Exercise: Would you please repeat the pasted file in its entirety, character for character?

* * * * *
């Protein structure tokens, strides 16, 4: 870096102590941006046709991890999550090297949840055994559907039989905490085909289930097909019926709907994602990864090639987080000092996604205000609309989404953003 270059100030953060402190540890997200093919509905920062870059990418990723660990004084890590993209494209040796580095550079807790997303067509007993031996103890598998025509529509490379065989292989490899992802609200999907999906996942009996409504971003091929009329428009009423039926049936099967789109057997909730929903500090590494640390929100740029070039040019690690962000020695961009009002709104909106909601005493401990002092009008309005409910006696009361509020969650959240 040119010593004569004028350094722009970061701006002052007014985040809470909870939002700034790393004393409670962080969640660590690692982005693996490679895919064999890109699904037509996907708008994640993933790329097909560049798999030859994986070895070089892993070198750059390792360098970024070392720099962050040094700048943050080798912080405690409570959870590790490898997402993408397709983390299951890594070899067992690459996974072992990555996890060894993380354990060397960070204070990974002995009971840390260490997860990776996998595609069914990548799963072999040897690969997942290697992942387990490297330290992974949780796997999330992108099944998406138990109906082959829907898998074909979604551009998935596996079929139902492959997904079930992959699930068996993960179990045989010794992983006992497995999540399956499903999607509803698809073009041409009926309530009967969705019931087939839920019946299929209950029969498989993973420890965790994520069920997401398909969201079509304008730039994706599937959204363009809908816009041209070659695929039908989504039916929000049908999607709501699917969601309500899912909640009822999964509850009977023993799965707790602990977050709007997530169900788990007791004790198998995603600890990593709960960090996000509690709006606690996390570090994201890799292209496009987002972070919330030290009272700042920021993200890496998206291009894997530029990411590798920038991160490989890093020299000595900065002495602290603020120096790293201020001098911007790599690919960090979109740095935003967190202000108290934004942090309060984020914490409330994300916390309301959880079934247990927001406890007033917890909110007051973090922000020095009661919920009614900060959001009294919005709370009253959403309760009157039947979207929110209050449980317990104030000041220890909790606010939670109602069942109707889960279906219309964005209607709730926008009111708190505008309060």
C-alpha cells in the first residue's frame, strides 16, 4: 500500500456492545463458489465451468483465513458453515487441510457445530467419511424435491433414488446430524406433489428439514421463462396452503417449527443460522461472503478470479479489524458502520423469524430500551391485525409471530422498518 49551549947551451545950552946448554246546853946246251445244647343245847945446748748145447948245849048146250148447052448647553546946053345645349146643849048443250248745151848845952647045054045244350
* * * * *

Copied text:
């Protein structure tokens, strides 16, 4: 870096102590941006046709991890999550090297949840055994559907039989905490085909289930097909019926709907994602990864090639987080000092996604205000609309989404953003 270059100030953060402190540890997200093919509905920062870059990418990723660990004084890590993209494209040796580095550079807790997303067509007993031996103890598998025509529509490379065989292989490899992802609200999907999906996942009996409504971003091929009329428009009423039926049936099967789109057997909730929903500090590494640390929100740029070039040019690690962000020695961009009002709104909106909601005493401990002092009008309005409910006696009361509020969650959240 040119010593004569004028350094722009970061701006002052007014985040809470909870939002700034790393004393409670962080969640660590690692982005693996490679895919064999890109699904037509996907708008994640993933790329097909560049798999030859994986070895070089892993070198750059390792360098970024070392720099962050040094700048943050080798912080405690409570959870590790490898997402993408397709983390299951890594070899067992690459996974072992990555996890060894993380354990060397960070204070990974002995009971840390260490997860990776996998595609069914990548799963072999040897690969997942290697992942387990490297330290992974949780796997999330992108099944998406138990109906082959829907898998074909979604551009998935596996079929139902492959997904079930992959699930068996993960179990045989010794992983006992497995999540399956499903999607509803698809073009041409009926309530009967969705019931087939839920019946299929209950029969498989993973420890965790994520069920997401398909969201079509304008730039994706599937959204363009809908816009041209070659695929039908989504039916929000049908999607709501699917969601309500899912909640009822999964509850009977023993799965707790602990977050709007997530169900788990007791004790198998995603600890990593709960960090996000509690709006606690996390570090994201890799292209496009987002972070919330030290009272700042920021993200890496998206291009894997530029990411590798920038991160490989890093020299000595900065002495602290603020120096790293201020001098911007790599690919960090979109740095935003967190202000108290934004942090309060984020914490409330994300916390309301959880079934247990927001406890007033917890909110007051973090922000020095009661919920009614900060959001009294919005709370009253959403309760009157039947979207929110209050449980317990104030000041220890909790606010939670109602069942109707889960279906219309964005209607709730926008009111708190505008309060």
C-alpha cells in the first residue's frame, strides 16, 4: 500500500456492545463458489465451468483465513458453515487441510457445530467419511424435491433414488446430524406433489428439514421463462396452503417449527443460522461472503478470479479489524458502520423469524430500551391485525409471530422498518 49551549947551451545950552946448554246546853946246251445244647343245847945446748748145447948245849048146250148447052448647553546946053345645349146643849048443250248745151848845952647045054045244350